The Reflective Practitioner

The idea of reflecting what you have done and thinking about it later, what you could have done better or what you will do next time seems to come naturally. But there can be more to reflective learning than just have an awareness what is going on around us and to move between action and reflection. Being a reflective practitioner is about deliberate reflective learning which is focused on the future.

Important here is the idea that our assumptions and common sense can be misleading and a barrier to learning. The deliberate part of being a reflective practitioner can make the critical improvements in our lives. The crucial part is to enable myself to do things differently and to evaluate the consequences of my practice/behaviour. Therefore, conscious practice can actually prevent me to run (mentally) in the wrong direction. Additionally, such practice can become a habit and come more natural (although deliberate).

For example, I can learn through:

  • reading books,
  • performing a task,
  • watching TV,
  • conversations with others,
  • observation,
  • going to school,
  • or by swimming (walking, biking…), and let the flow drag my thoughts away.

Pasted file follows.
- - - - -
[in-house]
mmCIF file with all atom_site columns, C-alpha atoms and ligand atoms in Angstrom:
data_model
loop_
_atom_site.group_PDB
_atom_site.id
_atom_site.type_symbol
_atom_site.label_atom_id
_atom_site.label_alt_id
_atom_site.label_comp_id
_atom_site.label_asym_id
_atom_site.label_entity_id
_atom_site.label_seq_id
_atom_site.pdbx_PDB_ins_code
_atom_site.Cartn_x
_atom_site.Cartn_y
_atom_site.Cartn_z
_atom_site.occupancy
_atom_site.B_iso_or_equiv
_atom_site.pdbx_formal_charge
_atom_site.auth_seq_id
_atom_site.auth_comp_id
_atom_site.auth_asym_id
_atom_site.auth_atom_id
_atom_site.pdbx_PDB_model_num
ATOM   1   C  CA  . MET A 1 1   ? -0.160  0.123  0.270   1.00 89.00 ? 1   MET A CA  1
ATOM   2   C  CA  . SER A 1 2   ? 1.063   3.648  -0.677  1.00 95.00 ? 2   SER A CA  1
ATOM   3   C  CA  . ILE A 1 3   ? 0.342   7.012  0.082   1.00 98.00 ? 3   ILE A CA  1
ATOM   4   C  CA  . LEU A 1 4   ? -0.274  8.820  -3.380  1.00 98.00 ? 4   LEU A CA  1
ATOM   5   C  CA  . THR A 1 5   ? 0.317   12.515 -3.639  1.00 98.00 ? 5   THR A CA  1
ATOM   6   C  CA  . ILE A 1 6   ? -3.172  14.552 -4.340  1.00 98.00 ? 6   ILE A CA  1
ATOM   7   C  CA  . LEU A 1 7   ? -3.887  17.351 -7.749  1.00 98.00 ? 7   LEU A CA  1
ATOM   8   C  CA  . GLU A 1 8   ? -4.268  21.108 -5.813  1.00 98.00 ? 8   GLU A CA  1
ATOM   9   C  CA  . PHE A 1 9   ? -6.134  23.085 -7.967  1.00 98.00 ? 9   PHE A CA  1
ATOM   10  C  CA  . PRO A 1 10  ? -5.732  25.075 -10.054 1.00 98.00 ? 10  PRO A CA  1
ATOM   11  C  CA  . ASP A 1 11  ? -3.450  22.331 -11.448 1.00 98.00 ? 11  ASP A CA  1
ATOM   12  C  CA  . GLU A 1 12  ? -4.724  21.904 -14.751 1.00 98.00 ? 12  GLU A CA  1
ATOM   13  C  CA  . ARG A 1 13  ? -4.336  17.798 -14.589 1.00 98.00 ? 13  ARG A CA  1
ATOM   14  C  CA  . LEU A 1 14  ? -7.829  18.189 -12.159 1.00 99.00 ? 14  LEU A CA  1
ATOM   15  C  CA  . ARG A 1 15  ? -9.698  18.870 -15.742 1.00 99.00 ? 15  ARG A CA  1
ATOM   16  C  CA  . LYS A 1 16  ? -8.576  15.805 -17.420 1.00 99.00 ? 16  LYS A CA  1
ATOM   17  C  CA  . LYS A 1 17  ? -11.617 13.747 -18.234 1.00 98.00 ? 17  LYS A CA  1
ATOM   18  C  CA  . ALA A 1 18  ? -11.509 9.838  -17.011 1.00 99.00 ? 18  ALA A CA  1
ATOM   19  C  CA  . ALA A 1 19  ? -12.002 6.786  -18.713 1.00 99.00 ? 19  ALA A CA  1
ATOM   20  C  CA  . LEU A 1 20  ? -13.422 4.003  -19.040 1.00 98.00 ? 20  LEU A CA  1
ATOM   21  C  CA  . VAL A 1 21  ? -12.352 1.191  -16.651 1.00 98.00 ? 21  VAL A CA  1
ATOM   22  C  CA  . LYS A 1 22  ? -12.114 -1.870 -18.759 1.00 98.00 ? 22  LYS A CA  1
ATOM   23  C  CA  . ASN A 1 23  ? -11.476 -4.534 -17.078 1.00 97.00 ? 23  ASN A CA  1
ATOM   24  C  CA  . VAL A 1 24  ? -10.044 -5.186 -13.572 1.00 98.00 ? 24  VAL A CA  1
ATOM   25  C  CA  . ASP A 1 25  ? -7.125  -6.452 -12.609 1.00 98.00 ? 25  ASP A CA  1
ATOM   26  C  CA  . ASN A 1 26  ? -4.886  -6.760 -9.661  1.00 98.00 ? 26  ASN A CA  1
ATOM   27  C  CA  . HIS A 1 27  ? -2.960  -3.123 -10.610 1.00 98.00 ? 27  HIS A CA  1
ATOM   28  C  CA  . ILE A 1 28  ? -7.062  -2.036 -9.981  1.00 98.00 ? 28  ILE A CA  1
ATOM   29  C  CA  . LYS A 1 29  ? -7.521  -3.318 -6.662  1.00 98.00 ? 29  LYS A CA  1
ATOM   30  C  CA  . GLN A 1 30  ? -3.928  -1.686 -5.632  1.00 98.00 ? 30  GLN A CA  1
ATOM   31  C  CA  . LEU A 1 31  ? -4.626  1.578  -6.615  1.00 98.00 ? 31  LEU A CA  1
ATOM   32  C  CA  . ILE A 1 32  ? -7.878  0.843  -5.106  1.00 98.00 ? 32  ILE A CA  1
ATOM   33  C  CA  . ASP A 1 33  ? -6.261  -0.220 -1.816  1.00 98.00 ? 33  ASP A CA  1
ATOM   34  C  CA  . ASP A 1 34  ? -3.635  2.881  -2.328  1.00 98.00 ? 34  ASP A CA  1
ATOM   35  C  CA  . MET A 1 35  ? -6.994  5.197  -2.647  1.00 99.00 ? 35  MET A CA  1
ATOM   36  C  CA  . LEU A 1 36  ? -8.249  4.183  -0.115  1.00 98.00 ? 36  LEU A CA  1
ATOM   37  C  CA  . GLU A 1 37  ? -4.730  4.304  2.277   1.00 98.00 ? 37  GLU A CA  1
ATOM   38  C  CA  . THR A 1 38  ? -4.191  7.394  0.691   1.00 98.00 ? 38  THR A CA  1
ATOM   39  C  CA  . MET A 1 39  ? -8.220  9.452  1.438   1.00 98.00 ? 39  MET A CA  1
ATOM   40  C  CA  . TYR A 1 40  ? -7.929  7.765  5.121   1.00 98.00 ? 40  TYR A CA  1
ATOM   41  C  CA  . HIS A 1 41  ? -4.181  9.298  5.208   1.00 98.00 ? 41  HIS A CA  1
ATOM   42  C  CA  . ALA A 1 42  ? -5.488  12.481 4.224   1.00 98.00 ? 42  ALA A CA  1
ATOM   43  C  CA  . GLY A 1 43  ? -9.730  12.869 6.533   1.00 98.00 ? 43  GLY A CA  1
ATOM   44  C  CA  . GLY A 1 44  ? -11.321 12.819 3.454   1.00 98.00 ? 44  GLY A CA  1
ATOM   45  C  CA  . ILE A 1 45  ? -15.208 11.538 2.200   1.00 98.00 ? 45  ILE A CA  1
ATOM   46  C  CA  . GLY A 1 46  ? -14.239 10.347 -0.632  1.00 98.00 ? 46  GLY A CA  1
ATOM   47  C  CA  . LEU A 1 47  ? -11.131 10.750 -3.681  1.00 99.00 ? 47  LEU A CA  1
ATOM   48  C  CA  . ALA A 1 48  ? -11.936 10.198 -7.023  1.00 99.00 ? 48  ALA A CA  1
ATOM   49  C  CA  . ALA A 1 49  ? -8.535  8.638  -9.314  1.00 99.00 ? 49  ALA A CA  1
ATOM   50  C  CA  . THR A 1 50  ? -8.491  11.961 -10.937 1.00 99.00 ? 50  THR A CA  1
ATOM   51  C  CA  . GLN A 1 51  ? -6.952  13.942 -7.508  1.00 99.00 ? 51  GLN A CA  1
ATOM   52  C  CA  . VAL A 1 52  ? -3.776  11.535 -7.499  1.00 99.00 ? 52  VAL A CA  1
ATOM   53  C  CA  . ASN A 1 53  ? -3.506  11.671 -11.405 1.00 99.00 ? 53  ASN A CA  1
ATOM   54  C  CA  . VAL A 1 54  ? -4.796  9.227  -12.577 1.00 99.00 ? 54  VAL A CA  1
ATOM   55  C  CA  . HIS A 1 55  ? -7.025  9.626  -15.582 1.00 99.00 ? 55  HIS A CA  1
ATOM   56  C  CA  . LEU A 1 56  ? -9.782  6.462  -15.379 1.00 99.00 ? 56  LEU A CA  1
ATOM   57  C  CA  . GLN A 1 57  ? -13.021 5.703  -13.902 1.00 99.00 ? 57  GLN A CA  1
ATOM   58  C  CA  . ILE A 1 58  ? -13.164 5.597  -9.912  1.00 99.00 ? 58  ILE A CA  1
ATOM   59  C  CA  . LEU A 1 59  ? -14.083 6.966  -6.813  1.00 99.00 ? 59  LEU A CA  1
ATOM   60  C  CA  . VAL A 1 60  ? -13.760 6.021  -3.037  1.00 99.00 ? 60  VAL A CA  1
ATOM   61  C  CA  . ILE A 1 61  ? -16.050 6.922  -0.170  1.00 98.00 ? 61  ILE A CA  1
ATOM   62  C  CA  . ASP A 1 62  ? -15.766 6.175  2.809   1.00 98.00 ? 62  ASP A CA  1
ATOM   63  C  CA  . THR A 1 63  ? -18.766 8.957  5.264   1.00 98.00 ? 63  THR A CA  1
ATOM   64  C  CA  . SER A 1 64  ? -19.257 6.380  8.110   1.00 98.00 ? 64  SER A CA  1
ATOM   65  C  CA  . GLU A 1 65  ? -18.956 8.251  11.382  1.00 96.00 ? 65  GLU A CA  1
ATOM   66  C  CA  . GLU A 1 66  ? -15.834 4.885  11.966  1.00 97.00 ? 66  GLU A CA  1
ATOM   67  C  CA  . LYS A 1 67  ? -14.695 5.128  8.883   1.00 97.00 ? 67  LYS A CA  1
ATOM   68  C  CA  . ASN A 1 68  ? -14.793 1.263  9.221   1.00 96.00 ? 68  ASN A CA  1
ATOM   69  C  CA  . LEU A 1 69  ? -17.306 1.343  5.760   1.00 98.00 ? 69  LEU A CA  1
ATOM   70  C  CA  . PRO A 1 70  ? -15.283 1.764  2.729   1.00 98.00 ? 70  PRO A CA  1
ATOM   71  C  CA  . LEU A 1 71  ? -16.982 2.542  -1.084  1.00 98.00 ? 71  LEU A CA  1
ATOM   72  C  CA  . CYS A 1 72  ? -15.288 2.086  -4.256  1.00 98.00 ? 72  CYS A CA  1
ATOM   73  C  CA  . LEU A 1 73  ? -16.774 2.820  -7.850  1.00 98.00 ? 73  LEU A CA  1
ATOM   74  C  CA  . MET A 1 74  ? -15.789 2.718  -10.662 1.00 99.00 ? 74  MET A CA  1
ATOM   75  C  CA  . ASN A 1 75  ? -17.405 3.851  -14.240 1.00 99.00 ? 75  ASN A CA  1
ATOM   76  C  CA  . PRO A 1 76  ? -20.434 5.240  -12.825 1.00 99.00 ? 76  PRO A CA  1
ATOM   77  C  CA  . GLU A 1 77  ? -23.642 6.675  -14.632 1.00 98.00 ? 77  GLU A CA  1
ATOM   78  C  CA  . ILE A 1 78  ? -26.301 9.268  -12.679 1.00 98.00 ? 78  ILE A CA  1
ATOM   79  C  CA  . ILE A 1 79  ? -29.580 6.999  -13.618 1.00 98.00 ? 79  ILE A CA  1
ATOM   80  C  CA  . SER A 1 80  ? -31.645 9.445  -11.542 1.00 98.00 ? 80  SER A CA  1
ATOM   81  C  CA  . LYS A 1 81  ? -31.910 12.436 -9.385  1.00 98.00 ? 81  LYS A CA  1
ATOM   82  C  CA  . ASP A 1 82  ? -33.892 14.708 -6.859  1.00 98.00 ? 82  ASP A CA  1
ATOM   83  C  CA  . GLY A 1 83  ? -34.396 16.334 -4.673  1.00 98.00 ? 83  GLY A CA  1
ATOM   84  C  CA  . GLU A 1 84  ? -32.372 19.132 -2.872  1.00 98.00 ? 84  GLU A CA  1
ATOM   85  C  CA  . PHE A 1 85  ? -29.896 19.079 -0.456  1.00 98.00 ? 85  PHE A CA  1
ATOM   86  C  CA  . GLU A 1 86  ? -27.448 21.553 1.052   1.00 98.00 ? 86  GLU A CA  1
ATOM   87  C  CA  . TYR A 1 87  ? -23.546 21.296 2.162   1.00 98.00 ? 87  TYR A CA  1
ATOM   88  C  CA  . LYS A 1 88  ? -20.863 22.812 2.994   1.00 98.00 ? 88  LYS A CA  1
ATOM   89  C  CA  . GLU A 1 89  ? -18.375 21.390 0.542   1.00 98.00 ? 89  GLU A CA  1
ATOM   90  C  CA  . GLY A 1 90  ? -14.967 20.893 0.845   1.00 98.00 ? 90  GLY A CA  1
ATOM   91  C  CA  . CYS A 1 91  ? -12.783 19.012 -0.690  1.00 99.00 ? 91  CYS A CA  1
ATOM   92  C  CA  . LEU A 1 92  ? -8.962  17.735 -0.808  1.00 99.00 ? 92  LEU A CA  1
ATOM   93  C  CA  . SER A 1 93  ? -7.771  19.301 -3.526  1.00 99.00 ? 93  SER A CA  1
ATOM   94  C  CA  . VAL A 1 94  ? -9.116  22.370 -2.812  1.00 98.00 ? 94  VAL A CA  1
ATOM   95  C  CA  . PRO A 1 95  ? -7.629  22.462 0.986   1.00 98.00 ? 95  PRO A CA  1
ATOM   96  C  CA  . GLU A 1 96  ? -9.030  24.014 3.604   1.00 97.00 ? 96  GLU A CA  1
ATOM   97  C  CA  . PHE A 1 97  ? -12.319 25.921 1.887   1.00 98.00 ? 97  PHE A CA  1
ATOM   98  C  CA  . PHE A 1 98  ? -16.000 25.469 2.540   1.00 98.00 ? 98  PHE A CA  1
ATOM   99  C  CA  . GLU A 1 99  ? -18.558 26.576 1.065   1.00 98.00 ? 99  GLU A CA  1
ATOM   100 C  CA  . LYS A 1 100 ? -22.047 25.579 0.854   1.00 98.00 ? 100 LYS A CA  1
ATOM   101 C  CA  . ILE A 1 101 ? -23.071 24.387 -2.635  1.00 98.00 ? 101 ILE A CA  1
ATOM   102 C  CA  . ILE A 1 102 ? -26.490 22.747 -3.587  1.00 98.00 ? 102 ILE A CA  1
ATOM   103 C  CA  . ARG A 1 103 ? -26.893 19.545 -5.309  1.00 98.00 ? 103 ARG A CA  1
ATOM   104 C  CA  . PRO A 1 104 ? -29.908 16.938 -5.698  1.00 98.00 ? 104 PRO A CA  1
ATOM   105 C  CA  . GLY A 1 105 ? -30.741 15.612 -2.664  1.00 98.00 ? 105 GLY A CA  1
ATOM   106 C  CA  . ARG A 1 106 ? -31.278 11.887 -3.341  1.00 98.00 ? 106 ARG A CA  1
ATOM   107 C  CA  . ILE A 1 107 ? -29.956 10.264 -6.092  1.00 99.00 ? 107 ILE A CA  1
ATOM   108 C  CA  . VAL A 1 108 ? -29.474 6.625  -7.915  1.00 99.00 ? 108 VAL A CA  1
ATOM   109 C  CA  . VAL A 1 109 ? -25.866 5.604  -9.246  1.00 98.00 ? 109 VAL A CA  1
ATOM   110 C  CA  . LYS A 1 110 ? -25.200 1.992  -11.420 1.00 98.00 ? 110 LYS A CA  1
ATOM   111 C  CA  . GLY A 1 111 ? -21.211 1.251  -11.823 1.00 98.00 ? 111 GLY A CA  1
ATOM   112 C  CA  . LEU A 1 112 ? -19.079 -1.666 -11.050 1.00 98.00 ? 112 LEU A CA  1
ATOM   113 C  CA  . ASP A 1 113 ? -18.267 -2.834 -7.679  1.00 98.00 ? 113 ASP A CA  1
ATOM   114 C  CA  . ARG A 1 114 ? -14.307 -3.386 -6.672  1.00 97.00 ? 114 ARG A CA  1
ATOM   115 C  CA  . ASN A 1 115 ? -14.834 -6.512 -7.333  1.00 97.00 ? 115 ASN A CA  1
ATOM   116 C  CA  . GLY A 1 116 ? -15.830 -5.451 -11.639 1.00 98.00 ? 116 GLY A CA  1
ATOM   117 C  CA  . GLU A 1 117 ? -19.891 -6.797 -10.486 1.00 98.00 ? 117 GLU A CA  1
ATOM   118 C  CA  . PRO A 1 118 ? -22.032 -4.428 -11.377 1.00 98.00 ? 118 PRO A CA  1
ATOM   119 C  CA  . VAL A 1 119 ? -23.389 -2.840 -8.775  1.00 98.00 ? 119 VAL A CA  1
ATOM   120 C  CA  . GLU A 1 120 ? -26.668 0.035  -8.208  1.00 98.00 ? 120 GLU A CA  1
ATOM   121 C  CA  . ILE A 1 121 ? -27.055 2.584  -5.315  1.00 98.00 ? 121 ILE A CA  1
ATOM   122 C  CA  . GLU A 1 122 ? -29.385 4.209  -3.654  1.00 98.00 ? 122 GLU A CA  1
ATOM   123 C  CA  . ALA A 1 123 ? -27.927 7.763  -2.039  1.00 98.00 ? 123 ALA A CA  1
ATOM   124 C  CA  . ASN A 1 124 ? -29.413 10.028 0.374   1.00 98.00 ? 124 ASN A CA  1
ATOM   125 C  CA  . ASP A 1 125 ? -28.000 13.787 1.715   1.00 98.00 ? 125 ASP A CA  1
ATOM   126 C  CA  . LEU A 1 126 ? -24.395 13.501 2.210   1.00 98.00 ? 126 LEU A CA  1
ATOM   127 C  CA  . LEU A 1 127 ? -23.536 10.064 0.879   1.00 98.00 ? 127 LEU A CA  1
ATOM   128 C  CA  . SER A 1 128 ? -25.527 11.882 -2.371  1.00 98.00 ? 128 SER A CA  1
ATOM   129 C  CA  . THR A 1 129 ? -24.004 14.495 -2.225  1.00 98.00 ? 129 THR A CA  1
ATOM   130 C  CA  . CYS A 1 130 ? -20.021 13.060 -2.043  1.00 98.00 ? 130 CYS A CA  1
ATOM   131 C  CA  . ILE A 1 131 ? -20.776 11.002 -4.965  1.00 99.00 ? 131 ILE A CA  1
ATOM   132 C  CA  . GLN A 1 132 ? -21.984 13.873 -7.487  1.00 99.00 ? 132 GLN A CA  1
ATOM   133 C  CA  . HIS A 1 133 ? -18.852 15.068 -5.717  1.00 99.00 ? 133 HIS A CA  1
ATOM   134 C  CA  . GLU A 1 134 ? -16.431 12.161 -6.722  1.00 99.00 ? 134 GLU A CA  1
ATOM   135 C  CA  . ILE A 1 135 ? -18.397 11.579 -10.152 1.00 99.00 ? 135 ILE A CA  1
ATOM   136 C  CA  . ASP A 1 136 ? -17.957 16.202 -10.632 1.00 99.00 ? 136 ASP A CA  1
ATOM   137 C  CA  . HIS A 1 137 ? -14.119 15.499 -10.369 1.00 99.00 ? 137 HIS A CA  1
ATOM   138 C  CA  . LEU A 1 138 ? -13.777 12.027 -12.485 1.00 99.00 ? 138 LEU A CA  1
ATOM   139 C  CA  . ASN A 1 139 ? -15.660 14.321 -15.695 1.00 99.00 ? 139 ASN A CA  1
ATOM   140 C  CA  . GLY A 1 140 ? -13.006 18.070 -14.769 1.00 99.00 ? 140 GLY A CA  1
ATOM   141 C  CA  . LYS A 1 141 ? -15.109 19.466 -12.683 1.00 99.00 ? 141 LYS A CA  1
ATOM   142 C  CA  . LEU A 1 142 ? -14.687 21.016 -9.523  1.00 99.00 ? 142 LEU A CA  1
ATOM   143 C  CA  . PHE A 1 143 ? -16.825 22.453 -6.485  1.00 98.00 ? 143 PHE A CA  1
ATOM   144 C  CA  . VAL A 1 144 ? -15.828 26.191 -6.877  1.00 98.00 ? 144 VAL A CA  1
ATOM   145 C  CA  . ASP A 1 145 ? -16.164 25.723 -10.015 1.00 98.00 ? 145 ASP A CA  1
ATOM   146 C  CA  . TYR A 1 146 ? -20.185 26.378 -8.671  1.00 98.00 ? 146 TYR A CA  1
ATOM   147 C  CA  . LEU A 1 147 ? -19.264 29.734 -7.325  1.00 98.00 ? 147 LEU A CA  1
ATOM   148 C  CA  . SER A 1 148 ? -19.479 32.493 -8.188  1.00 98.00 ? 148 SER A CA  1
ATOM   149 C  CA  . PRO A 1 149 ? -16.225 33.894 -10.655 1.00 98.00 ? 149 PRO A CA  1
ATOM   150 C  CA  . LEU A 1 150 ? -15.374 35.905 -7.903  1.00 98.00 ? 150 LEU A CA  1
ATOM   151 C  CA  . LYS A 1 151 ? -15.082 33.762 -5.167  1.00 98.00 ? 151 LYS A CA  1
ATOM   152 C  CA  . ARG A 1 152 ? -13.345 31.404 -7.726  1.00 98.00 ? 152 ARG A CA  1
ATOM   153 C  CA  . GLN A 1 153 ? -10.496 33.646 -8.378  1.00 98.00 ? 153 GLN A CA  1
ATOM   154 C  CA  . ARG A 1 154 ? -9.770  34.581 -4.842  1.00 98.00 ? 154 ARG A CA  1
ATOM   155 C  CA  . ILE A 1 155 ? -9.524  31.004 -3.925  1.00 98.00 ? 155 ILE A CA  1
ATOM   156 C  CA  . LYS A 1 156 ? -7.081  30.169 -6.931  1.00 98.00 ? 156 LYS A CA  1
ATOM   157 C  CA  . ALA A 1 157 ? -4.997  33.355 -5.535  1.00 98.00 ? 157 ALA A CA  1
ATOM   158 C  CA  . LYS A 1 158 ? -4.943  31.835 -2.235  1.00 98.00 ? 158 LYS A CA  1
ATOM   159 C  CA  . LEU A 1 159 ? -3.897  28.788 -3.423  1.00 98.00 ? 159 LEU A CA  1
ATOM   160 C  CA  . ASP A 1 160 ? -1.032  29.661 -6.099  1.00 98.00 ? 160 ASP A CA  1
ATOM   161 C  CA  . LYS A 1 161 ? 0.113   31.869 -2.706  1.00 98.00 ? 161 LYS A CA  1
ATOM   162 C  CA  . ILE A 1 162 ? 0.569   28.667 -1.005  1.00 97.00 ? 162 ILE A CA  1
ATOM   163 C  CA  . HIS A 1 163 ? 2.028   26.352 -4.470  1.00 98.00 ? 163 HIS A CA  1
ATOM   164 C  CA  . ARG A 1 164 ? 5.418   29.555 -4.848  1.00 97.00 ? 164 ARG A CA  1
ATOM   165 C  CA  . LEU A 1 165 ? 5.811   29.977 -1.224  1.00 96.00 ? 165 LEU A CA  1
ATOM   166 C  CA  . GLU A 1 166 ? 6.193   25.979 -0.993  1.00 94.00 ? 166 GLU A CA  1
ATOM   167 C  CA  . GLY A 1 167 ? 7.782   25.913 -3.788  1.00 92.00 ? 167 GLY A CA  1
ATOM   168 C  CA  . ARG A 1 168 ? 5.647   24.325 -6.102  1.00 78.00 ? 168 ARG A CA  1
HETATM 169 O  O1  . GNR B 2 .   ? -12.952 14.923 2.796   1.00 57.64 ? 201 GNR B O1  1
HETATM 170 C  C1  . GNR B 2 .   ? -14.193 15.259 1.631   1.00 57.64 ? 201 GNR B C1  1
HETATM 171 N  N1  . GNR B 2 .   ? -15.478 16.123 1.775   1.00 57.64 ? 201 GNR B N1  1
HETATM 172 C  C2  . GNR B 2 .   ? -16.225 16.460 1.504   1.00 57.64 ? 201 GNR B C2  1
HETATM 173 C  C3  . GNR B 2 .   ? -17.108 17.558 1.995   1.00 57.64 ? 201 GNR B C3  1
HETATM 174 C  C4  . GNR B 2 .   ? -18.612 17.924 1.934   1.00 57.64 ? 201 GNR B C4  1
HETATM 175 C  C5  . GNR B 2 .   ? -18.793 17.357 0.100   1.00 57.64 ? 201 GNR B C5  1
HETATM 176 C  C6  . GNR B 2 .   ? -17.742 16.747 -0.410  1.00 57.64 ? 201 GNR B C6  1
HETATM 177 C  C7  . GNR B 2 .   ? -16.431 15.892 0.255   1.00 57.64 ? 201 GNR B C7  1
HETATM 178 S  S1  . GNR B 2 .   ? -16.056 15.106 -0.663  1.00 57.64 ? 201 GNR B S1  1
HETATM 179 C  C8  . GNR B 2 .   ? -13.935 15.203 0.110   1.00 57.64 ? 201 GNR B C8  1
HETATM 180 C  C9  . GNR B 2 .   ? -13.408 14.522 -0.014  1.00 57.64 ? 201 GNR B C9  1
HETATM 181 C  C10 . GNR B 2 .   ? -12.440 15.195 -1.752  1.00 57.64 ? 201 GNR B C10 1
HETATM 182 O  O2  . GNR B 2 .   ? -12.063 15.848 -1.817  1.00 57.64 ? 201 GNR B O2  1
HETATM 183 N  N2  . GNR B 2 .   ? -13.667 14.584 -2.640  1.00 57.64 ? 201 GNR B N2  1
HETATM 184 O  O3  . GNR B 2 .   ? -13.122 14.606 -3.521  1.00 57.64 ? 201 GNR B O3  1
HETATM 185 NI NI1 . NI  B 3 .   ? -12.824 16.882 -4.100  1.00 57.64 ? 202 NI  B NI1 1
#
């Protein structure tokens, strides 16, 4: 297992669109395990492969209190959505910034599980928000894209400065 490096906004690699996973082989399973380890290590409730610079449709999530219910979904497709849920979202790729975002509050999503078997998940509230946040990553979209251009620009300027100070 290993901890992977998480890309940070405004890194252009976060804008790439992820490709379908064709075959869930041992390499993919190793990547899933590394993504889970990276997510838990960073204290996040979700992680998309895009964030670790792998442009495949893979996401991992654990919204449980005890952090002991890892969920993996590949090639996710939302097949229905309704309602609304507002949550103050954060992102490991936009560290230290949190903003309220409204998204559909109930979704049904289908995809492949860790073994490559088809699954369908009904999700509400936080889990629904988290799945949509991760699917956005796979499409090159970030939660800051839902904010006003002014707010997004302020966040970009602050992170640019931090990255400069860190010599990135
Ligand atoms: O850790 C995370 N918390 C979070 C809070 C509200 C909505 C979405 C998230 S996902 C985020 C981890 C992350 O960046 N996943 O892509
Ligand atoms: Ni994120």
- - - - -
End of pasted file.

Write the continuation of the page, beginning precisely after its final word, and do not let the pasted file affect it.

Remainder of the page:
Which means that sometimes I have to do just about something close to nothing in order to be creative. Kolb‘s (1984) experential learning cycle starts with something like a critical incident:

Learning styles also impact business education in the classroom. Kolb transposes four learning styles, Diverger, Assimilator, Accommodator, and Converger atop the experiential learning model – using the four experiential learning stages to carve out four quadrants, one for each learning style:

  1. Accommodator = Concrete Experience + Active Experiment: strong in hands-on practical doing (e.g. physical therapists)
  2. Converger = Abstract Conceptualization + Active Experiment: strong in practical hands-on application of theories (e.g. engineers)
  3. Diverger = Concrete Experience + Reflective Observation: strong in imaginative ability and discussion (e.g. social workers)